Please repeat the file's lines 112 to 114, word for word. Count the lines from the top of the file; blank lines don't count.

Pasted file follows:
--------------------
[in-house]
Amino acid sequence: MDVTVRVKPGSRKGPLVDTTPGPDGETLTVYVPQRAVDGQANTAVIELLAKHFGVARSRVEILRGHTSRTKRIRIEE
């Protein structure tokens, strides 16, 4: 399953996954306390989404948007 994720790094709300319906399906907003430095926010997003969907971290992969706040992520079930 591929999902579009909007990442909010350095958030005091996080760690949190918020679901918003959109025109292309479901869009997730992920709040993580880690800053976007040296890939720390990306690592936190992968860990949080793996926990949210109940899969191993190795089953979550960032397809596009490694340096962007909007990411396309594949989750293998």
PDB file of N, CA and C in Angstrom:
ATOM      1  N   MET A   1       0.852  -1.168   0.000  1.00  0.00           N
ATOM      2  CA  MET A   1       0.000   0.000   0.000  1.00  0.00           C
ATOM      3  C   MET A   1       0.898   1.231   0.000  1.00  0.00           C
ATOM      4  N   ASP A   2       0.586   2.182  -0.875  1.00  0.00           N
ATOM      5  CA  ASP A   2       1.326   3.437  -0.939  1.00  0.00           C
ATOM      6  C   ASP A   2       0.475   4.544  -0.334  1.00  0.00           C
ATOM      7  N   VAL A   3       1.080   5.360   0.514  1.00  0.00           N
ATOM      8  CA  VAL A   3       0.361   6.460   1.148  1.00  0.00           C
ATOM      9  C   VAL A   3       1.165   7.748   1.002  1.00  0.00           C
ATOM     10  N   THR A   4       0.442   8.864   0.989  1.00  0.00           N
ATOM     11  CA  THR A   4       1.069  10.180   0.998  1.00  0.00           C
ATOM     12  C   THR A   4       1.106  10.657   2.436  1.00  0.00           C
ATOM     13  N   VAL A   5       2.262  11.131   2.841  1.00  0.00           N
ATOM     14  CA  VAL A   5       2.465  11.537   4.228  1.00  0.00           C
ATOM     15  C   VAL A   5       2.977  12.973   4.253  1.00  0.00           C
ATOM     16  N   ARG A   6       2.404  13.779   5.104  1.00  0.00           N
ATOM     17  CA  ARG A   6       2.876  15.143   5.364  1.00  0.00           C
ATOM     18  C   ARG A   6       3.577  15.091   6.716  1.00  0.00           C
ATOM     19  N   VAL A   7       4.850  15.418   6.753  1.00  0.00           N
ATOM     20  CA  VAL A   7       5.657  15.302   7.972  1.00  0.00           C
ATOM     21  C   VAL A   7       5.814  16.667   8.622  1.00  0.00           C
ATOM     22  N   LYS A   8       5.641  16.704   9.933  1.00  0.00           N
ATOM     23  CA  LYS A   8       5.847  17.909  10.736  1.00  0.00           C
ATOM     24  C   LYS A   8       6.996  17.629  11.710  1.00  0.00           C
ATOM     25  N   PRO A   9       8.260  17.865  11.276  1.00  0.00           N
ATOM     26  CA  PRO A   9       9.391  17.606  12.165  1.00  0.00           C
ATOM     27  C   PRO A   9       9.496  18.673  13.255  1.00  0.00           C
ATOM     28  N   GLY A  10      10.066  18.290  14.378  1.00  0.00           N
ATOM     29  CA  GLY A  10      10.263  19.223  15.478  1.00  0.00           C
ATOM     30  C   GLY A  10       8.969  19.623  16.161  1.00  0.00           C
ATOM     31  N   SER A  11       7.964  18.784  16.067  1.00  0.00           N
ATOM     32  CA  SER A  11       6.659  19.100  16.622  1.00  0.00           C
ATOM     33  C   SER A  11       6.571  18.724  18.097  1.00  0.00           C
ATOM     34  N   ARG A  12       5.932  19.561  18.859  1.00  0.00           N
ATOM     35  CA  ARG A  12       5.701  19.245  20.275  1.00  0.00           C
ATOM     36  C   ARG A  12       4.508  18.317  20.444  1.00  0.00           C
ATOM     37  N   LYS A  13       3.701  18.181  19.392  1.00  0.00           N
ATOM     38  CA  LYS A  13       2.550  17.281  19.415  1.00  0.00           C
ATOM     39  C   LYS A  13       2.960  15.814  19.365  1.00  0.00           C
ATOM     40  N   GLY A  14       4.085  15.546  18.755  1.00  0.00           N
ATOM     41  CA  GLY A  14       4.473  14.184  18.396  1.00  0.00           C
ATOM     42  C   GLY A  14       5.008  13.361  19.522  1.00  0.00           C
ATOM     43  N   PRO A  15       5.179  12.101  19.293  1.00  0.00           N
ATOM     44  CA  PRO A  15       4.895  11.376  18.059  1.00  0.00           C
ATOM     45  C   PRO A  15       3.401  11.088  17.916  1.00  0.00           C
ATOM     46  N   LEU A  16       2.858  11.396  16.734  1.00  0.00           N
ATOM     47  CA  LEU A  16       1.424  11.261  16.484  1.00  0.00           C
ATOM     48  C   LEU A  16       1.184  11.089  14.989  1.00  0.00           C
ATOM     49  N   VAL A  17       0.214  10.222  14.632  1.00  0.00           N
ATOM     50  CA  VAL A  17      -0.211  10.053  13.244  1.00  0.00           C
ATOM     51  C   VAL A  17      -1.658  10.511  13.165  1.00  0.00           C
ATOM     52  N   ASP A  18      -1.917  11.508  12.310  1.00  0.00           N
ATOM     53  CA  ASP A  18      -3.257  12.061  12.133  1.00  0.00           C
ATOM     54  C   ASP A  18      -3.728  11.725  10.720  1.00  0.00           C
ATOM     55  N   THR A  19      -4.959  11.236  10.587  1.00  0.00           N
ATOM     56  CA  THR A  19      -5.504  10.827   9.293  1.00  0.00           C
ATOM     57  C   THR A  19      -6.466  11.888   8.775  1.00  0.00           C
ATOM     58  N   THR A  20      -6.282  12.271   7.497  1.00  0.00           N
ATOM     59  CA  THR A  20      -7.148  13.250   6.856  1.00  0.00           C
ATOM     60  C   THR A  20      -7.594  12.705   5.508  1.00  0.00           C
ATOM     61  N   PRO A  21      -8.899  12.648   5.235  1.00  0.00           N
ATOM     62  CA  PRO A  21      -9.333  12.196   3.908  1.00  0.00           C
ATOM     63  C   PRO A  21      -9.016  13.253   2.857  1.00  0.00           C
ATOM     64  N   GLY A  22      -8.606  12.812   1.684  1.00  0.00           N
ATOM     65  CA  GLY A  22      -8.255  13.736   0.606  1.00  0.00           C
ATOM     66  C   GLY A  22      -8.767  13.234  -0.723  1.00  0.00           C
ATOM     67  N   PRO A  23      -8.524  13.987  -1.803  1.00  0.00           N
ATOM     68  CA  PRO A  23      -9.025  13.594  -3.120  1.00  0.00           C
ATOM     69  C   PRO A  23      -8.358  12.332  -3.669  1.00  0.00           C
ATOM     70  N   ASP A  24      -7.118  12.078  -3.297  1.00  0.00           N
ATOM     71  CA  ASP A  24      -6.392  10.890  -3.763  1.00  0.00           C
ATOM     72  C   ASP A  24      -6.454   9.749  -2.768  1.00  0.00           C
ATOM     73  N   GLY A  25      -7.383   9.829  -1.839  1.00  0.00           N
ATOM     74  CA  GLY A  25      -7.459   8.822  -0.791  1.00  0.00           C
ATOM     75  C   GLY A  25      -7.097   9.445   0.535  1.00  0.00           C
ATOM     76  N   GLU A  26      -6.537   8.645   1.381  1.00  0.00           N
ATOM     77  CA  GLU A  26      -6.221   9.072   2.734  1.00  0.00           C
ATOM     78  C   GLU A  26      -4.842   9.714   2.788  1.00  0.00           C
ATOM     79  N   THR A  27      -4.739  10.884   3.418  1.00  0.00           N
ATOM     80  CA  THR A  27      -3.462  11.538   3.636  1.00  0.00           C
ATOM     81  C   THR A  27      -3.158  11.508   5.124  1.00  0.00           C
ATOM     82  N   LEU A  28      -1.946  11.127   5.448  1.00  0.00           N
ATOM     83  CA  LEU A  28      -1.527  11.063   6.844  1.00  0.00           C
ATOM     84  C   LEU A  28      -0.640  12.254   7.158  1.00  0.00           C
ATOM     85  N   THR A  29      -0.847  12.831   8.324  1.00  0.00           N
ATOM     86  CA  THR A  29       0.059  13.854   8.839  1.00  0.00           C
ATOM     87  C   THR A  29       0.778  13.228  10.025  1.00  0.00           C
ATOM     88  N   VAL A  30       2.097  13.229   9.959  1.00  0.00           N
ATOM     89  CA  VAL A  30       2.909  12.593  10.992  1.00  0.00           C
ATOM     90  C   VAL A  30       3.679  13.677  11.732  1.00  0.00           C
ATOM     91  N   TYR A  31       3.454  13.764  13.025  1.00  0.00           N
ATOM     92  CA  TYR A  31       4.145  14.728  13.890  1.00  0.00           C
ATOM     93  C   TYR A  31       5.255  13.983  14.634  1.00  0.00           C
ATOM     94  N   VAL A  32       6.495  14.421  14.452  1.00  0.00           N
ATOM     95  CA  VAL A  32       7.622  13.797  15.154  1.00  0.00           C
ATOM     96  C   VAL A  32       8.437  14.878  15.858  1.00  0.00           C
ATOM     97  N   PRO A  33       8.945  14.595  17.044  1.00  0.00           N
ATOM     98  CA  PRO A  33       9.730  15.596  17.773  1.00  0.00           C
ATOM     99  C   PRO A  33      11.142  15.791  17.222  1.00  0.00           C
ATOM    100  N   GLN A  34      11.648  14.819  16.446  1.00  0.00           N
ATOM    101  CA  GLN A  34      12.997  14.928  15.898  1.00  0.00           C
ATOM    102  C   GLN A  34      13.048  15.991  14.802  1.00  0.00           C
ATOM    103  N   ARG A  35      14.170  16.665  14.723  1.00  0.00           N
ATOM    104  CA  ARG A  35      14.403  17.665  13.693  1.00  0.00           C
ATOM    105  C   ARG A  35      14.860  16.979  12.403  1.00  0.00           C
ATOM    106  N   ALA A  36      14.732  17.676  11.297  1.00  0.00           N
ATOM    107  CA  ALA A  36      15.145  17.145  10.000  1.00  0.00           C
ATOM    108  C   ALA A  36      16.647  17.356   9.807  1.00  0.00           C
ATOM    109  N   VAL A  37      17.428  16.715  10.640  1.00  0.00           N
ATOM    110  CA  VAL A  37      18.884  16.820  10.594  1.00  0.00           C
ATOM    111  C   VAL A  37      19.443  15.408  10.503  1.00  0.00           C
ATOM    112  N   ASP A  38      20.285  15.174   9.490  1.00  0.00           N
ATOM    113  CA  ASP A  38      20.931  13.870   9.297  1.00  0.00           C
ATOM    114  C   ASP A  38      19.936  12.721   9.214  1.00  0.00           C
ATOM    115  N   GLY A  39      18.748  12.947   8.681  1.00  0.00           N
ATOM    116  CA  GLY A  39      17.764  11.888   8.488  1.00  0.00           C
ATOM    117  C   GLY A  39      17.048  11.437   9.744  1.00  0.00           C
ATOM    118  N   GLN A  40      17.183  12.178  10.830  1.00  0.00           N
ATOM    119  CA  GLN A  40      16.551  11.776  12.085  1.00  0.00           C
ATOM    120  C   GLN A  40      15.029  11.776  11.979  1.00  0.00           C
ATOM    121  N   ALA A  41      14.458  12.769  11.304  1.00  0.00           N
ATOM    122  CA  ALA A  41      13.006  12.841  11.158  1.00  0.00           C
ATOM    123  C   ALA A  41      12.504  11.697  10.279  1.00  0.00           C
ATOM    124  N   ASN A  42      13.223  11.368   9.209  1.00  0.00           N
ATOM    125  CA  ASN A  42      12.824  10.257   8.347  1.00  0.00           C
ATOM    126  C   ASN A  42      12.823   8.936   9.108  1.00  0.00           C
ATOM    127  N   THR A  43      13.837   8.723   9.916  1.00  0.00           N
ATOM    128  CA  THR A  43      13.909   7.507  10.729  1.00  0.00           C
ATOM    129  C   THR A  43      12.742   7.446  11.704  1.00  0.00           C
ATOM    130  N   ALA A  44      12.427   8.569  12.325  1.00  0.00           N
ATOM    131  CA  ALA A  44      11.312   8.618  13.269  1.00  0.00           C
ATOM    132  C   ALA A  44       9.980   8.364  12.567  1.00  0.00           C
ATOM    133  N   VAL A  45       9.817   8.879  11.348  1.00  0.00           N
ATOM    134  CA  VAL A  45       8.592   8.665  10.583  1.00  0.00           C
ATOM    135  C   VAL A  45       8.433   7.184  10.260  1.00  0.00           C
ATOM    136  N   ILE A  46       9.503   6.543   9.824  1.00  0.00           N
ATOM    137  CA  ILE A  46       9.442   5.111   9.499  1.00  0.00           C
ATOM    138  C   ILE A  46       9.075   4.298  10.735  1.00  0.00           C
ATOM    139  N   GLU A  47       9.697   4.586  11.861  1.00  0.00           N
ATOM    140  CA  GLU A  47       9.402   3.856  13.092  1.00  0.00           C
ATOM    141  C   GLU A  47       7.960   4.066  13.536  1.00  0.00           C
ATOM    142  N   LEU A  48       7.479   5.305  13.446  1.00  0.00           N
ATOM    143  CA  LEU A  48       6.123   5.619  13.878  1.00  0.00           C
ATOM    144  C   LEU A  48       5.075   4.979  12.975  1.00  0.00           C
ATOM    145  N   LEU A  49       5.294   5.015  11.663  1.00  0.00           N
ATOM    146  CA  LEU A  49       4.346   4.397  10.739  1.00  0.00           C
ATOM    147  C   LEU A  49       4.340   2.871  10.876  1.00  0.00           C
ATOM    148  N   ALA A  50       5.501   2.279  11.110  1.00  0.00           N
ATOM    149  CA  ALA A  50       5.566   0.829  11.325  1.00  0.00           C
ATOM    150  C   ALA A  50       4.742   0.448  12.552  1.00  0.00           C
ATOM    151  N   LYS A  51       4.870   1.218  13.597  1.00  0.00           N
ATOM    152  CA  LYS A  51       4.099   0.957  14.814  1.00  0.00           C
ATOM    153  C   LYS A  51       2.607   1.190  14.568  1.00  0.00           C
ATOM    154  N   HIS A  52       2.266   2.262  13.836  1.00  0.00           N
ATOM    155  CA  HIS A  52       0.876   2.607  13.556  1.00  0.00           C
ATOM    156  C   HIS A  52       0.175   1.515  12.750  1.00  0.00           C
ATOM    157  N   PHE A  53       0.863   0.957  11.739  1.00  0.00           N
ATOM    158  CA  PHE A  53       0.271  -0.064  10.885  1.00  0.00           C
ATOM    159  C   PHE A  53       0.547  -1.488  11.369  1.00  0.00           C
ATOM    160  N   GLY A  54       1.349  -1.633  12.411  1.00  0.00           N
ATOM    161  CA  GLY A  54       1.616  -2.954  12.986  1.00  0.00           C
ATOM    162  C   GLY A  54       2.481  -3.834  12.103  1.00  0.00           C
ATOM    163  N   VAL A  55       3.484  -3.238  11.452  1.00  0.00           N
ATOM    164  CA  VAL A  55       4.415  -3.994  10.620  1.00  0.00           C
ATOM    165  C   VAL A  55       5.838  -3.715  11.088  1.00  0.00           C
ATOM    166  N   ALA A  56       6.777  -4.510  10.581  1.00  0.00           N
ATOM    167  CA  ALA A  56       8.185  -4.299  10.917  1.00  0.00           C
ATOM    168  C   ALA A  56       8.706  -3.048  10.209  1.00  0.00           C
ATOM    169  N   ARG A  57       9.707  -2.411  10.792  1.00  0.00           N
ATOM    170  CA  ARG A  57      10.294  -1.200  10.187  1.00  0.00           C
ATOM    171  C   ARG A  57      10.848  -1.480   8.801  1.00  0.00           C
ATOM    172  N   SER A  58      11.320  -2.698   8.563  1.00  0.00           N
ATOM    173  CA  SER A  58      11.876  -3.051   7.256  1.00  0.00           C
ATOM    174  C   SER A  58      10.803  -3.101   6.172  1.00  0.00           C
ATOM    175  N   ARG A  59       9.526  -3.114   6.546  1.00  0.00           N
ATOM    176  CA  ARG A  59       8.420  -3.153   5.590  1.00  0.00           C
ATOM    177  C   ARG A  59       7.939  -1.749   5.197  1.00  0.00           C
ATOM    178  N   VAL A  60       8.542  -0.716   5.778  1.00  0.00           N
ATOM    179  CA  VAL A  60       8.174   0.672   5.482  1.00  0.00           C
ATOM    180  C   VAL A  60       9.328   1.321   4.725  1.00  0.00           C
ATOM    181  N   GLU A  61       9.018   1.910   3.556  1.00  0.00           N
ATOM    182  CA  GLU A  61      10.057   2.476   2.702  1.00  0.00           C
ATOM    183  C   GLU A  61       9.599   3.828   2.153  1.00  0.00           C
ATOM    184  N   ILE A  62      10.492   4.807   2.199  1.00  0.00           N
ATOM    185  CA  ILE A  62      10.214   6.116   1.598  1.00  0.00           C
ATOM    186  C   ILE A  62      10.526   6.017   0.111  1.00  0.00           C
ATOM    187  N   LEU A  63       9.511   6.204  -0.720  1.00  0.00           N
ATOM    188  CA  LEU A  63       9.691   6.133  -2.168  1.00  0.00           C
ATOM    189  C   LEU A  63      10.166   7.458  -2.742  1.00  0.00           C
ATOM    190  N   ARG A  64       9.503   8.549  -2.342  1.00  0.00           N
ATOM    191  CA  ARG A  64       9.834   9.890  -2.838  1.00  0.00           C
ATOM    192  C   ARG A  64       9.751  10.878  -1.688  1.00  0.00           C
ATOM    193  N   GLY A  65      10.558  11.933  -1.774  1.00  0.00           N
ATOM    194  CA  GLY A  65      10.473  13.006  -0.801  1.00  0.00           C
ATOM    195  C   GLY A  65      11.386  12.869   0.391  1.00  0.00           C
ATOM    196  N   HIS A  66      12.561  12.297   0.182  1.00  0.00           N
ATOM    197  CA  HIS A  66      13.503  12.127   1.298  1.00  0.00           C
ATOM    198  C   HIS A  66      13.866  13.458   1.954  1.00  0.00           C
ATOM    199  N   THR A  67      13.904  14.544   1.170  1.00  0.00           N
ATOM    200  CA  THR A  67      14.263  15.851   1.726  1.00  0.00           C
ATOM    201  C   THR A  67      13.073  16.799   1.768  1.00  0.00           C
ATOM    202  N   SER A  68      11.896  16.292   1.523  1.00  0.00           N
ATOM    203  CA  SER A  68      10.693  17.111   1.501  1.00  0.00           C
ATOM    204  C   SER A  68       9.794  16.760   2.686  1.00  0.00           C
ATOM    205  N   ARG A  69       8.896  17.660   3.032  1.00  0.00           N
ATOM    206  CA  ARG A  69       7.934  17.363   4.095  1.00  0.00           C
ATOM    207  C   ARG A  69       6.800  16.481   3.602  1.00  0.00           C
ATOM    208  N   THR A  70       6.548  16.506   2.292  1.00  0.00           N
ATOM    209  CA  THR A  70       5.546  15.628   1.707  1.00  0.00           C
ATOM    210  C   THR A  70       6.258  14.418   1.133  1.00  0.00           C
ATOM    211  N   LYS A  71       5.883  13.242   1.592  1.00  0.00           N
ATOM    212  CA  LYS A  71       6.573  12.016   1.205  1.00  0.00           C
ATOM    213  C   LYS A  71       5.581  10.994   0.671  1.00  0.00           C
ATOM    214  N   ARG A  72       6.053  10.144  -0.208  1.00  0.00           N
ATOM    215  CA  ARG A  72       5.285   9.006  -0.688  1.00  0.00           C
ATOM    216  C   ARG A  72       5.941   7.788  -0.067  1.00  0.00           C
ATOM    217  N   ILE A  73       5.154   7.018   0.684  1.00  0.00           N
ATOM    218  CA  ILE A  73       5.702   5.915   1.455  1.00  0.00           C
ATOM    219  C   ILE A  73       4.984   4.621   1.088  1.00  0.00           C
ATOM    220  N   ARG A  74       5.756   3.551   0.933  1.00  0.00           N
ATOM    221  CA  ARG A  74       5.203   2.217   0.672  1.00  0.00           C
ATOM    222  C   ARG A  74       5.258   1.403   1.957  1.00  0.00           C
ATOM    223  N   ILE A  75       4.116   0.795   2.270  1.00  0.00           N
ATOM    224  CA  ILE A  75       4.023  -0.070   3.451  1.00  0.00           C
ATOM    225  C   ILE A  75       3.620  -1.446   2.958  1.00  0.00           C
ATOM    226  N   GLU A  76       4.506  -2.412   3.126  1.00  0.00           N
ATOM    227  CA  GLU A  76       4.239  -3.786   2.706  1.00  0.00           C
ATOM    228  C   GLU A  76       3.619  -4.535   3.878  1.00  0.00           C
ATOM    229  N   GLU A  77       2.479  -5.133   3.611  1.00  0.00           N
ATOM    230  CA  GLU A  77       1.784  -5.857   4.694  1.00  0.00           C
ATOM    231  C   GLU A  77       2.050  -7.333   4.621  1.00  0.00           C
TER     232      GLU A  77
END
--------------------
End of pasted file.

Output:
ATOM    108  C   ALA A  36      16.647  17.356   9.807  1.00  0.00           C
ATOM    109  N   VAL A  37      17.428  16.715  10.640  1.00  0.00           N
ATOM    110  CA  VAL A  37      18.884  16.820  10.594  1.00  0.00           C